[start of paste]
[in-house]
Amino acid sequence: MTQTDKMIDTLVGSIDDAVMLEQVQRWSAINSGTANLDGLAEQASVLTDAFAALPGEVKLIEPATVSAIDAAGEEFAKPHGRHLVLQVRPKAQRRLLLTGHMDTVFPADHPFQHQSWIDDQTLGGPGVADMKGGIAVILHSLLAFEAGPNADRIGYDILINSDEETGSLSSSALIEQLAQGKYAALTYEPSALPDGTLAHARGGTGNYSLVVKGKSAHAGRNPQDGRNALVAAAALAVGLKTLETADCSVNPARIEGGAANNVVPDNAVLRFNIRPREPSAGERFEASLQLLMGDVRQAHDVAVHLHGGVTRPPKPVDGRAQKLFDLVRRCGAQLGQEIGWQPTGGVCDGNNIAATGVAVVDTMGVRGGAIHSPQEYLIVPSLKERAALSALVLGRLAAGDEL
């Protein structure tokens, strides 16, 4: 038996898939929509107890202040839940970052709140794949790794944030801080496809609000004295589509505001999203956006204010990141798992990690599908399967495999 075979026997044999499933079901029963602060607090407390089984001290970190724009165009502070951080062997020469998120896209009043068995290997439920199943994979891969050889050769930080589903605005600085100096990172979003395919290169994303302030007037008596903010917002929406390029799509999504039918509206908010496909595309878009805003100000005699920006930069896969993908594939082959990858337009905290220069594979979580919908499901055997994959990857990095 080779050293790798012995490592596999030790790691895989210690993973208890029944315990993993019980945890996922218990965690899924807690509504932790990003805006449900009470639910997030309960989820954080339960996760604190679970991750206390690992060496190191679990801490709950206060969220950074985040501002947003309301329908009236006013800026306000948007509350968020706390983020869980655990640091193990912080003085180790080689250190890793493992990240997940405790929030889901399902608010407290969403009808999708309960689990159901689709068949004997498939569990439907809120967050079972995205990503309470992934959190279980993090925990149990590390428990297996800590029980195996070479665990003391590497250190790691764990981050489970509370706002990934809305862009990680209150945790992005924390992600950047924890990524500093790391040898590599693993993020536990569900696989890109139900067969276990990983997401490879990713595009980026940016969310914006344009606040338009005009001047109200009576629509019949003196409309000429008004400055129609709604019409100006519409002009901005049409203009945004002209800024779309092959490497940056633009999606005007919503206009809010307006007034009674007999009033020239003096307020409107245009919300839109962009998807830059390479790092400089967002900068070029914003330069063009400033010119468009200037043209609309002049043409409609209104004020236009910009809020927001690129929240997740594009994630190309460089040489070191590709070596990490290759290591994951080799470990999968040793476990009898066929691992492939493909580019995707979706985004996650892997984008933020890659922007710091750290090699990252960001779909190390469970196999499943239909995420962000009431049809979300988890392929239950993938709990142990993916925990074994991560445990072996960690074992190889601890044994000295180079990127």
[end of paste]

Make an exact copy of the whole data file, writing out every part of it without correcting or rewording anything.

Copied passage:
[in-house]
Amino acid sequence: MTQTDKMIDTLVGSIDDAVMLEQVQRWSAINSGTANLDGLAEQASVLTDAFAALPGEVKLIEPATVSAIDAAGEEFAKPHGRHLVLQVRPKAQRRLLLTGHMDTVFPADHPFQHQSWIDDQTLGGPGVADMKGGIAVILHSLLAFEAGPNADRIGYDILINSDEETGSLSSSALIEQLAQGKYAALTYEPSALPDGTLAHARGGTGNYSLVVKGKSAHAGRNPQDGRNALVAAAALAVGLKTLETADCSVNPARIEGGAANNVVPDNAVLRFNIRPREPSAGERFEASLQLLMGDVRQAHDVAVHLHGGVTRPPKPVDGRAQKLFDLVRRCGAQLGQEIGWQPTGGVCDGNNIAATGVAVVDTMGVRGGAIHSPQEYLIVPSLKERAALSALVLGRLAAGDEL
């Protein structure tokens, strides 16, 4: 038996898939929509107890202040839940970052709140794949790794944030801080496809609000004295589509505001999203956006204010990141798992990690599908399967495999 075979026997044999499933079901029963602060607090407390089984001290970190724009165009502070951080062997020469998120896209009043068995290997439920199943994979891969050889050769930080589903605005600085100096990172979003395919290169994303302030007037008596903010917002929406390029799509999504039918509206908010496909595309878009805003100000005699920006930069896969993908594939082959990858337009905290220069594979979580919908499901055997994959990857990095 080779050293790798012995490592596999030790790691895989210690993973208890029944315990993993019980945890996922218990965690899924807690509504932790990003805006449900009470639910997030309960989820954080339960996760604190679970991750206390690992060496190191679990801490709950206060969220950074985040501002947003309301329908009236006013800026306000948007509350968020706390983020869980655990640091193990912080003085180790080689250190890793493992990240997940405790929030889901399902608010407290969403009808999708309960689990159901689709068949004997498939569990439907809120967050079972995205990503309470992934959190279980993090925990149990590390428990297996800590029980195996070479665990003391590497250190790691764990981050489970509370706002990934809305862009990680209150945790992005924390992600950047924890990524500093790391040898590599693993993020536990569900696989890109139900067969276990990983997401490879990713595009980026940016969310914006344009606040338009005009001047109200009576629509019949003196409309000429008004400055129609709604019409100006519409002009901005049409203009945004002209800024779309092959490497940056633009999606005007919503206009809010307006007034009674007999009033020239003096307020409107245009919300839109962009998807830059390479790092400089967002900068070029914003330069063009400033010119468009200037043209609309002049043409409609209104004020236009910009809020927001690129929240997740594009994630190309460089040489070191590709070596990490290759290591994951080799470990999968040793476990009898066929691992492939493909580019995707979706985004996650892997984008933020890659922007710091750290090699990252960001779909190390469970196999499943239909995420962000009431049809979300988890392929239950993938709990142990993916925990074994991560445990072996960690074992190889601890044994000295180079990127």